So if you are interested – now, this is the point, this is why I started this way – if we are thinking about the long run growth of the economy (which means the long run growth of its capacity to produce), it’s not a separate but it’s an analytically slightly different problem to make sure that that capacity is used.
As long as we are not using all of the capacity that we have, the economy and the decision-makers in the economy are not likely to be motivated to do the things that increase potential output, that increase the productive capacity very rapidly.
So the short-run order of business – policy business – for us and every other rich country in Europe or Asia right now is to close that gap or narrow that gap between productive capacity and actual output, which means fundamentally trying to increase the demand for goods and services. And to do that in a way that at least doesn’t create obstacles to the long-run growth of the economy once the gap is closed, and maybe does some things that will help it.
So, imagine it is now January 2011 and the American economy and the economies of the other rich countries – developed countries of the world – are prospering reasonably well, are using their capacity, have closed that gap. Then the question is: What makes them grow? What economic activities that take place have the effect of increasing the capacity of the economy to produce useful goods and services?
Now, you won’t be surprised – in fact, I’m staring at this monitor here and it says: so what determines the rate of economic growth in the economy? And that’s the question that I want to come to now, and it becomes relevant after we have done the short run task of closing that gap. There isn’t any one word or two word answer to that question.
And I should make it explicit that I am thinking now about what determines the rate of economic growth in a rich economy, in an advanced industrial economy. I am not thinking about developing economies where the answers are related but the answers are somewhat different.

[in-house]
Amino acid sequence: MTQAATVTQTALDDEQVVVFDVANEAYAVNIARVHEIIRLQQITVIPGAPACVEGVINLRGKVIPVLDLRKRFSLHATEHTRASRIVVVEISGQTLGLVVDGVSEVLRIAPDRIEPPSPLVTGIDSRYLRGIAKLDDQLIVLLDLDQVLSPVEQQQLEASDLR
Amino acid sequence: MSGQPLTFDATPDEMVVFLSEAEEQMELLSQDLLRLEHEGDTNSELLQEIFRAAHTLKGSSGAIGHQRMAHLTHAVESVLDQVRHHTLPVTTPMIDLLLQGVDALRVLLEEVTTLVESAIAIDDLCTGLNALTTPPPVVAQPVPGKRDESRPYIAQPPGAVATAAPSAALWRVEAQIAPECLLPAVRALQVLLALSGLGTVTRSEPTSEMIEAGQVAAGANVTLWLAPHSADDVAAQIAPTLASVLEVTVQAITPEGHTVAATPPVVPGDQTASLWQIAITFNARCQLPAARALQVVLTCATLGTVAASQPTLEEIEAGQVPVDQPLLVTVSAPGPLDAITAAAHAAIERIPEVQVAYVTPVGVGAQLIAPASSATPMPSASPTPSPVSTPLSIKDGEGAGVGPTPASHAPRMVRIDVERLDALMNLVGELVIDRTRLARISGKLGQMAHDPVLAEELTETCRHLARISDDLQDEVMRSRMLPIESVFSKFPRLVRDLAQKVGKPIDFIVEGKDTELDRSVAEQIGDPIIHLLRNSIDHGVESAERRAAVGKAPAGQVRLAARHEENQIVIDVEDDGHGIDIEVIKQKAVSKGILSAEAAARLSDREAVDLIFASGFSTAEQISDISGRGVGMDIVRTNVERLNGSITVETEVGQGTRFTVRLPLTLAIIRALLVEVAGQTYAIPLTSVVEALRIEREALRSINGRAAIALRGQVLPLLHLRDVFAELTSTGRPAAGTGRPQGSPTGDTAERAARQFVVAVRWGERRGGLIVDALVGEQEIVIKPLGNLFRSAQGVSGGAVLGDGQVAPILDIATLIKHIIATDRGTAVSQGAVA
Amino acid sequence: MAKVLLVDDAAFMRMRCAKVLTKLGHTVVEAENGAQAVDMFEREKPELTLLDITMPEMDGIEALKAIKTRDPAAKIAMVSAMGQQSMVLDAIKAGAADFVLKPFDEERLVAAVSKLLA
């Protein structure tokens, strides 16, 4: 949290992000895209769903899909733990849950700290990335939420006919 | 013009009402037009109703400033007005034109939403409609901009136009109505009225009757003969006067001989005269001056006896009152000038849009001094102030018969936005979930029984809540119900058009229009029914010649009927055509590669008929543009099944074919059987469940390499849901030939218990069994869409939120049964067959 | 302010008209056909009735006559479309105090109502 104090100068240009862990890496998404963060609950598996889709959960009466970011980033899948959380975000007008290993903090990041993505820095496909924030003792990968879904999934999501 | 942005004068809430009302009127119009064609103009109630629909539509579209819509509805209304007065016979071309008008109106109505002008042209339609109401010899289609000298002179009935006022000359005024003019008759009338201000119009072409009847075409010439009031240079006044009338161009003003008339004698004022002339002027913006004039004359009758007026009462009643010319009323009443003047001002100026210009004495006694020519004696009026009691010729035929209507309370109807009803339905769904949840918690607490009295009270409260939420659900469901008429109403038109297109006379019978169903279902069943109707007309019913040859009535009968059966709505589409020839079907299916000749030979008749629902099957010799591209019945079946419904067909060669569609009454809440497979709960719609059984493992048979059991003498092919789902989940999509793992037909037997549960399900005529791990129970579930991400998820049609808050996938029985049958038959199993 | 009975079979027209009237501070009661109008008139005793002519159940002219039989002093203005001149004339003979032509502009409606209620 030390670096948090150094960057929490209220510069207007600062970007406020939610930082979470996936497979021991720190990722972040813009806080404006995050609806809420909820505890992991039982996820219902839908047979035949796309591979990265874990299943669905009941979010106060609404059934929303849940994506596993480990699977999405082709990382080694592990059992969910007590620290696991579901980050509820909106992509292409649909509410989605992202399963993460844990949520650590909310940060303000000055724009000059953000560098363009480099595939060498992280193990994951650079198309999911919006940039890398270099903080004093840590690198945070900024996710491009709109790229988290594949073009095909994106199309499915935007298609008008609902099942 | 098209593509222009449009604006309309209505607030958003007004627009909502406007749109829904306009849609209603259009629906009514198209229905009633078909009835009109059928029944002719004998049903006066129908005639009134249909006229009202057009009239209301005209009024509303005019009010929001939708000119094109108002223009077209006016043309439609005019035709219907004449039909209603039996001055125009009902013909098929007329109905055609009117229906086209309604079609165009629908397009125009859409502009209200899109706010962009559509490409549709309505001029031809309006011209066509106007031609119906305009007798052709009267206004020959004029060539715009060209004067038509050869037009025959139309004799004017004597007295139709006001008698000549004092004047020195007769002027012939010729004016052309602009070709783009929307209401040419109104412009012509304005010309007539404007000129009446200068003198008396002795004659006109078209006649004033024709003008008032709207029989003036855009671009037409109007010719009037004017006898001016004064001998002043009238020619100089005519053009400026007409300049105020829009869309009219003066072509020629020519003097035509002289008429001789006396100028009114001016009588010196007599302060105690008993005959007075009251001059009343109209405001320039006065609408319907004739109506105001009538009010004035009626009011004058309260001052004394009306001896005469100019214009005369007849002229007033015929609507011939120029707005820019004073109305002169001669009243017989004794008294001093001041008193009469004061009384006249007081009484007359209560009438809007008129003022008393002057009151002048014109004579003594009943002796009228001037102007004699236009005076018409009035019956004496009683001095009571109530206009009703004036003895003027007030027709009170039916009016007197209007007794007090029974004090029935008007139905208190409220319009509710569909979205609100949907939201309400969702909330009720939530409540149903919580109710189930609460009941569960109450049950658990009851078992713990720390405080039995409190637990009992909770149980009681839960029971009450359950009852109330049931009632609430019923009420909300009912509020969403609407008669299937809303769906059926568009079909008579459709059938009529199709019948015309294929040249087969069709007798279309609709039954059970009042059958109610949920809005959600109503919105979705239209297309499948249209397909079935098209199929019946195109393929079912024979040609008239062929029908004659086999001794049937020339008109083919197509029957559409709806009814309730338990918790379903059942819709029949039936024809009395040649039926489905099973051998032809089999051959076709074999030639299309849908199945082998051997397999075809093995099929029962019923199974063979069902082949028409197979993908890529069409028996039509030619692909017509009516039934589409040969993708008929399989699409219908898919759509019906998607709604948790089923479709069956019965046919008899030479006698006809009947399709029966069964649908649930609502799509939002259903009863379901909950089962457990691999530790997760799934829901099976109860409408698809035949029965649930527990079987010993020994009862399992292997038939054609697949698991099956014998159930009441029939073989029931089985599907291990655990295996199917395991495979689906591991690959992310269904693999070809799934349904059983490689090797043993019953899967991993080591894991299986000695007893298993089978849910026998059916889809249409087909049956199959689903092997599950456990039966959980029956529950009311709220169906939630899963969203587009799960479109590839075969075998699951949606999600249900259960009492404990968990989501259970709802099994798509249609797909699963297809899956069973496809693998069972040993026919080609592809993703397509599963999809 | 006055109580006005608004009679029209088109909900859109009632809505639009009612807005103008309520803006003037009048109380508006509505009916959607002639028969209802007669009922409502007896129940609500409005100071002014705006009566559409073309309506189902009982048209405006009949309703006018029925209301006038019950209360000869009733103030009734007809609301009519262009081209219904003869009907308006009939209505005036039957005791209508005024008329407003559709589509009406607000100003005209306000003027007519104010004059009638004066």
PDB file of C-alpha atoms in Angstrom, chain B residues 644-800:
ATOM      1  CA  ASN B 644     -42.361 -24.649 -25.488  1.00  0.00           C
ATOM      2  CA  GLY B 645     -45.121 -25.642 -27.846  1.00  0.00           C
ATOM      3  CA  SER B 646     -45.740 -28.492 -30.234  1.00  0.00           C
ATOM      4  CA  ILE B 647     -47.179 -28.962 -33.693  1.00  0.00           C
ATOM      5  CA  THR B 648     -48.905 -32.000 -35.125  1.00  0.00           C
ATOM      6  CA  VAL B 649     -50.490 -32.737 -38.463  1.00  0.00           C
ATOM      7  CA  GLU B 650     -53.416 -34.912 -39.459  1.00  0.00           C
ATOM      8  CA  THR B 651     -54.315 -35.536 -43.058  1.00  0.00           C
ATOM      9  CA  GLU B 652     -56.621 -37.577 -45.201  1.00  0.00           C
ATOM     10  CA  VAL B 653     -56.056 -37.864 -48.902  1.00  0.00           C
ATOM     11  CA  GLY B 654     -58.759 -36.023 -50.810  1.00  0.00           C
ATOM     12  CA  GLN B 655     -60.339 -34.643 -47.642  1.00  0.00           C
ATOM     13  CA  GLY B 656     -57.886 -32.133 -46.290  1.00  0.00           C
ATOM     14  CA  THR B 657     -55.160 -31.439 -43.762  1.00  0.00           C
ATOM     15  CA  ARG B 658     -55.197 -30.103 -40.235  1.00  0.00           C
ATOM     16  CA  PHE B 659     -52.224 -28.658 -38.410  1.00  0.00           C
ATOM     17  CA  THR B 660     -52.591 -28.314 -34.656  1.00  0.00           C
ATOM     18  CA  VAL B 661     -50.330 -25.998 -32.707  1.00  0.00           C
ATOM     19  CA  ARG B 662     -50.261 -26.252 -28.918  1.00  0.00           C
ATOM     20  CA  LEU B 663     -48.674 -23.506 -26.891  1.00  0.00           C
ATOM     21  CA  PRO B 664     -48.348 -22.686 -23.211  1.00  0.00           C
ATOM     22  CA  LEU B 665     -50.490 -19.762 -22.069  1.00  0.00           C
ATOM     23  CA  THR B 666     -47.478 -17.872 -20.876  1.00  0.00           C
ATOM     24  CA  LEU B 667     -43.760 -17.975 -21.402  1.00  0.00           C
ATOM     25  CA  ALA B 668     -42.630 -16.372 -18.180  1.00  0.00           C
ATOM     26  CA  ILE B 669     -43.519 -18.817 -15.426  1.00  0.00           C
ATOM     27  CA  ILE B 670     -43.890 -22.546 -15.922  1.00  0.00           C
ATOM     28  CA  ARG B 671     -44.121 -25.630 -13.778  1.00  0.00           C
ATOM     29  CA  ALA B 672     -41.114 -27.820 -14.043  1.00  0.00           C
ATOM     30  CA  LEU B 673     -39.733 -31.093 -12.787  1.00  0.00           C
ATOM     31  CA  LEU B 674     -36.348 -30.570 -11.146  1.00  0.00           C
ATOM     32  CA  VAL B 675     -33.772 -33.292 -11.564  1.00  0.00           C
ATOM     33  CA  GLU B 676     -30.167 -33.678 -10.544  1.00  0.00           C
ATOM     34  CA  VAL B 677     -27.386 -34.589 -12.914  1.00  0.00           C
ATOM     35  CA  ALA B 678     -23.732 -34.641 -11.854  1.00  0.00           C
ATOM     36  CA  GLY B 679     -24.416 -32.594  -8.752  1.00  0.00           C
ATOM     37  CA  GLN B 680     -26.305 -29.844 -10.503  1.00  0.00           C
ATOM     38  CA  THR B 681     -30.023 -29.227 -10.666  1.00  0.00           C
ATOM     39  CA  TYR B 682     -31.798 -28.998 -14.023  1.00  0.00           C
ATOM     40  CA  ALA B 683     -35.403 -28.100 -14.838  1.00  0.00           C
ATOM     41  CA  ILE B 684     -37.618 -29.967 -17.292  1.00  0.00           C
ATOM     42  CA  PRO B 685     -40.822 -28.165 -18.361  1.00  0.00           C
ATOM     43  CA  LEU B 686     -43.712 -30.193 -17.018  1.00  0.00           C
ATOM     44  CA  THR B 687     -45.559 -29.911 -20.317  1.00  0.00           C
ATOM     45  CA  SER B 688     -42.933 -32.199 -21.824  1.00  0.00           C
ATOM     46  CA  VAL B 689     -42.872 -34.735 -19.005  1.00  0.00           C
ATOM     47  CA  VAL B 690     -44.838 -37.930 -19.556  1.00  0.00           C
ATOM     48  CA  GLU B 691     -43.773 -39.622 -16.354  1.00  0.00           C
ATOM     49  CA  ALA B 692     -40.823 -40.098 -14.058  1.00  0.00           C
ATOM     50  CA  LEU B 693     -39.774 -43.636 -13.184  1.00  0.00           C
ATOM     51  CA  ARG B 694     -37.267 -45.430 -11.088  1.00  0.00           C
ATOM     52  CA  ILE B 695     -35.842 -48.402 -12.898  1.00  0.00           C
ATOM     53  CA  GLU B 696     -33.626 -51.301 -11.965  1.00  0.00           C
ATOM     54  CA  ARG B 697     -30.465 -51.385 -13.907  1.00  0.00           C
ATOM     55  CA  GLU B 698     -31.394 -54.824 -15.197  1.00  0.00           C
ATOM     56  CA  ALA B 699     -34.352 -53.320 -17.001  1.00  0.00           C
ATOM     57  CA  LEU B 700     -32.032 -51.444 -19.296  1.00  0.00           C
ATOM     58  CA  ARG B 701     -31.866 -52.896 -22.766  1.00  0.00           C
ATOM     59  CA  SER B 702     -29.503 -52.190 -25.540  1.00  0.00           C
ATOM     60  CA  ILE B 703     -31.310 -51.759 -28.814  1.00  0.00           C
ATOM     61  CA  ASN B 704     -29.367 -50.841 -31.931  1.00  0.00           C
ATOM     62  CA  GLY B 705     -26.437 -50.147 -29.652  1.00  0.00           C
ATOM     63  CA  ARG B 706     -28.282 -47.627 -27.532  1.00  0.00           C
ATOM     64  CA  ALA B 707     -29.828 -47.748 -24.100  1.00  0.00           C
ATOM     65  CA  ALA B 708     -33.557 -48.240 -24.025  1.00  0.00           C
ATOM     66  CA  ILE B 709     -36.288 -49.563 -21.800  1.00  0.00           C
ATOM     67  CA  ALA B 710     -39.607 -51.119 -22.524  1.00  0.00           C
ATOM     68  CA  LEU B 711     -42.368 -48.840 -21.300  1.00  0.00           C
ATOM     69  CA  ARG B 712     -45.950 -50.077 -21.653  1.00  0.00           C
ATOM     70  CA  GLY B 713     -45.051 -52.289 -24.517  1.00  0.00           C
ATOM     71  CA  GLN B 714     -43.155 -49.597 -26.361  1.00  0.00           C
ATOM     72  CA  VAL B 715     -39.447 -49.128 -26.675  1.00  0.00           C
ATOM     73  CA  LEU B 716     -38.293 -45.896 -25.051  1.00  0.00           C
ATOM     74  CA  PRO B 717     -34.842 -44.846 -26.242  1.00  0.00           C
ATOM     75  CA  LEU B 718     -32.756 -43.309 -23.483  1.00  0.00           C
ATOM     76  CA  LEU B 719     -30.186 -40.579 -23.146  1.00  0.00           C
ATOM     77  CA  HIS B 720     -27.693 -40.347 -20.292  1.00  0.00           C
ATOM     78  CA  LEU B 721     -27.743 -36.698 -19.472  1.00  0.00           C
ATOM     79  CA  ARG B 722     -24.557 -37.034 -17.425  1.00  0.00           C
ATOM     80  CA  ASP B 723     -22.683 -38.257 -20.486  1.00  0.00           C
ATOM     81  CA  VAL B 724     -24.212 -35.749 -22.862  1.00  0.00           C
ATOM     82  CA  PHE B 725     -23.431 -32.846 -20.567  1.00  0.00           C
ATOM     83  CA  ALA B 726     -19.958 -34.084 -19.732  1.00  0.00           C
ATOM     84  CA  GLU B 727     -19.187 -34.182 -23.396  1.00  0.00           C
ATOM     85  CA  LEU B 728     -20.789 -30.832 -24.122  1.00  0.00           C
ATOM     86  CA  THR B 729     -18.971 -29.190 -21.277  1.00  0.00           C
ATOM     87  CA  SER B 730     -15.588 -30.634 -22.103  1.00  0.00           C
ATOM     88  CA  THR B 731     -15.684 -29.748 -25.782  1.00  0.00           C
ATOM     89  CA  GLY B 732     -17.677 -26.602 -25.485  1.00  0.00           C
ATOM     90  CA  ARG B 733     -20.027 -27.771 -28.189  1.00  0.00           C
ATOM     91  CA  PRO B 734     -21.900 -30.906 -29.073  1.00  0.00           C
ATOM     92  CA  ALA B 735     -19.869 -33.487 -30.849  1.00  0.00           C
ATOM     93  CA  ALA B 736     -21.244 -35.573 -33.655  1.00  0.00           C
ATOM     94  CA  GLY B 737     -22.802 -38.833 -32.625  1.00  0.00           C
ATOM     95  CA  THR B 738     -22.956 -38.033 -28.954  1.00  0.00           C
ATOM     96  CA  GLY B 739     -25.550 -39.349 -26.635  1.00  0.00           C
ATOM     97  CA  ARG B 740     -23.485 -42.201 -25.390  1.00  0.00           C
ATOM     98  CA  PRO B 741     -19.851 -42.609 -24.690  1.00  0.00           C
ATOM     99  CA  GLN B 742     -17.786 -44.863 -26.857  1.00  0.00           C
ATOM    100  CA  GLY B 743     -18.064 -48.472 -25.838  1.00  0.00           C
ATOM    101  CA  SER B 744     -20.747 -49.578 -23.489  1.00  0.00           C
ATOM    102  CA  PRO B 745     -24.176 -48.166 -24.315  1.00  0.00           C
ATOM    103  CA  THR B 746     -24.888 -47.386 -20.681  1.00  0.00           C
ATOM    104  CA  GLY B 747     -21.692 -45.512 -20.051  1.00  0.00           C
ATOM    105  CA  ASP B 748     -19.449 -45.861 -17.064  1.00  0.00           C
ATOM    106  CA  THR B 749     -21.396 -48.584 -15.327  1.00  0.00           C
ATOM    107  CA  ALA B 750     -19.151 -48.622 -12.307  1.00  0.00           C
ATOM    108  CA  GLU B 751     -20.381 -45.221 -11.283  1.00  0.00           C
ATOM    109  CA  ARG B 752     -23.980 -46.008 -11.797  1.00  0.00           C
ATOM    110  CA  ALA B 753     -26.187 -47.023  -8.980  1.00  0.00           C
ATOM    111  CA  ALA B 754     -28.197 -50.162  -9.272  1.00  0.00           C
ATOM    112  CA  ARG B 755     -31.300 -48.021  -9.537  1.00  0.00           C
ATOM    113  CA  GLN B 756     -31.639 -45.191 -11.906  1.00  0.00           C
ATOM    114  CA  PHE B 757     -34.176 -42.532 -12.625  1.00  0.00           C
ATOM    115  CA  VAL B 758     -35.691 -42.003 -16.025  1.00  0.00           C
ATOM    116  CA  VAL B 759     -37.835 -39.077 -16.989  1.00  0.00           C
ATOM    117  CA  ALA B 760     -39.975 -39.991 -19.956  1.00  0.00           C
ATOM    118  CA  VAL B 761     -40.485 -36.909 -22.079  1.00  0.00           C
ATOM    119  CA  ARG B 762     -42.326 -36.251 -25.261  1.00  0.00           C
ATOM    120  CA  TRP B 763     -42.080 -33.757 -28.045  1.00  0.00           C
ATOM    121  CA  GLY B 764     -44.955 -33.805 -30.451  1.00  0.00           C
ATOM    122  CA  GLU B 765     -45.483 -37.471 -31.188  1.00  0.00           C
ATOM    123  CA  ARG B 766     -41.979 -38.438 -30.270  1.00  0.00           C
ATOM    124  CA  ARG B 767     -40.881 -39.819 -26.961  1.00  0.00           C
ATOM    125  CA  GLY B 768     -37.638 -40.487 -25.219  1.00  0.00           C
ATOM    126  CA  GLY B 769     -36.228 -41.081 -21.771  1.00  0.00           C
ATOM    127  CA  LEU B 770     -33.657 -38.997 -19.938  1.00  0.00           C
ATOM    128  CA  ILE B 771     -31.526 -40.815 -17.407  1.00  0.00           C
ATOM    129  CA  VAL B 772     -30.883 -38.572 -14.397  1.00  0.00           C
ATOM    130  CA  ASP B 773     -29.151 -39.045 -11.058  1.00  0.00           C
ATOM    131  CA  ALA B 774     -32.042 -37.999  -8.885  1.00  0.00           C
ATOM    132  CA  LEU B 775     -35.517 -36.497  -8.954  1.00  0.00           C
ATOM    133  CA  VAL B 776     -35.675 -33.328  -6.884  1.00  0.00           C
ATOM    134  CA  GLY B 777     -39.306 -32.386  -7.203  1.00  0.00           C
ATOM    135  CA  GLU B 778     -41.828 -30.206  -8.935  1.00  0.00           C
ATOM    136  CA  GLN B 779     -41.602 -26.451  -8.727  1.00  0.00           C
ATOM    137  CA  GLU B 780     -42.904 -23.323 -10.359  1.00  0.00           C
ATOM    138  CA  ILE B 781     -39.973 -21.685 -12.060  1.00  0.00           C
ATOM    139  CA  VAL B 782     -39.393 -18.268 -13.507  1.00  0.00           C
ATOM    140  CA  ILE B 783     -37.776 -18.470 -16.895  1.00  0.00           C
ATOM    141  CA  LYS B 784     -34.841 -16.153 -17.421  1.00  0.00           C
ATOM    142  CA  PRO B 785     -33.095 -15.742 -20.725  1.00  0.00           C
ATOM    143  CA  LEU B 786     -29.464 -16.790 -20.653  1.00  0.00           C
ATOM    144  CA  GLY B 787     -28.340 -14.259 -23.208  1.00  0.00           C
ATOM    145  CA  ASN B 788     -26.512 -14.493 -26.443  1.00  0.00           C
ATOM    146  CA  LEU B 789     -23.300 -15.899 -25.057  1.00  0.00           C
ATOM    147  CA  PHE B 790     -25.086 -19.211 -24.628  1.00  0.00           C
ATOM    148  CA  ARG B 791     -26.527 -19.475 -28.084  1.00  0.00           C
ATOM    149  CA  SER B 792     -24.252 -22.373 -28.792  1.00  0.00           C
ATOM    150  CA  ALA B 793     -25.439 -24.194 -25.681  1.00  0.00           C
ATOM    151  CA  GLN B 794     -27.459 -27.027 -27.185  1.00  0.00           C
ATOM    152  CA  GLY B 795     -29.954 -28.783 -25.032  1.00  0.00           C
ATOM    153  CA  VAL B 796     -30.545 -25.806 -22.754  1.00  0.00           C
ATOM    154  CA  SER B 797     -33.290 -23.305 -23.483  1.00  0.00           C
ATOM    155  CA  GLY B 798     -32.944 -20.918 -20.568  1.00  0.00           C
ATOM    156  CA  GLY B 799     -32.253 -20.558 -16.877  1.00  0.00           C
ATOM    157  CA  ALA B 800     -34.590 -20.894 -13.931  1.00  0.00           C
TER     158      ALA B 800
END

And the truth is that for an advanced economy the answers to that question – what are the sources of growth of national output, of productive capacity – are really the usual suspects. They are things we have known about now for quite a long time. And basically, what matters is what you might describe as investment in a very broad sense. I have to emphasize “in a very broad sense”.
What increases the productive of an economy like ours is investment in physical capital, in machinery, in computers and all the rest of that, investment in what economists call human capital, meaning skills and capacities of workers and people who work in the economy, and investment in new technology.
And here there is a slight difference between the US and even most of the countries in Europe. Not quite across the board but in most branches of industry the US is the technological leader. The gap was very big at the end of the Second World War and has closed considerably. But still, if you look at sector by sector, with some exceptions, the US is the technological leader.
Other countries of the world, that were even fairly rich countries have the luxury of being able to acquire technology by innovation, essentially by adopting, using what is already known. This country (i.e., the US) is in the position of having – so to speak – to invent its own future.
So basically, if we are looking now at the US, the things we have to look after in order to have a successful fairly high rate of growth (we can talk about the equity issues later) are a high rate of savings and investment in plant and equipment. I’d rather have the saving done here than abroad so that, in effect, the capital equipment that is built by investment in this country is owned in this country, and the returns to it stay in this country. It’s not necessary but it’s probably desirable.
We need an extraordinary amount of emphasis – and we’ll talk more about this later – on investment in human capital, on producing the labour force that has the skills that are necessary to successfully operate that plant and equipment. And that is especially important because a country like this also has to invest in new technology. There is no place it can copy from – it has to in most cases create it itself.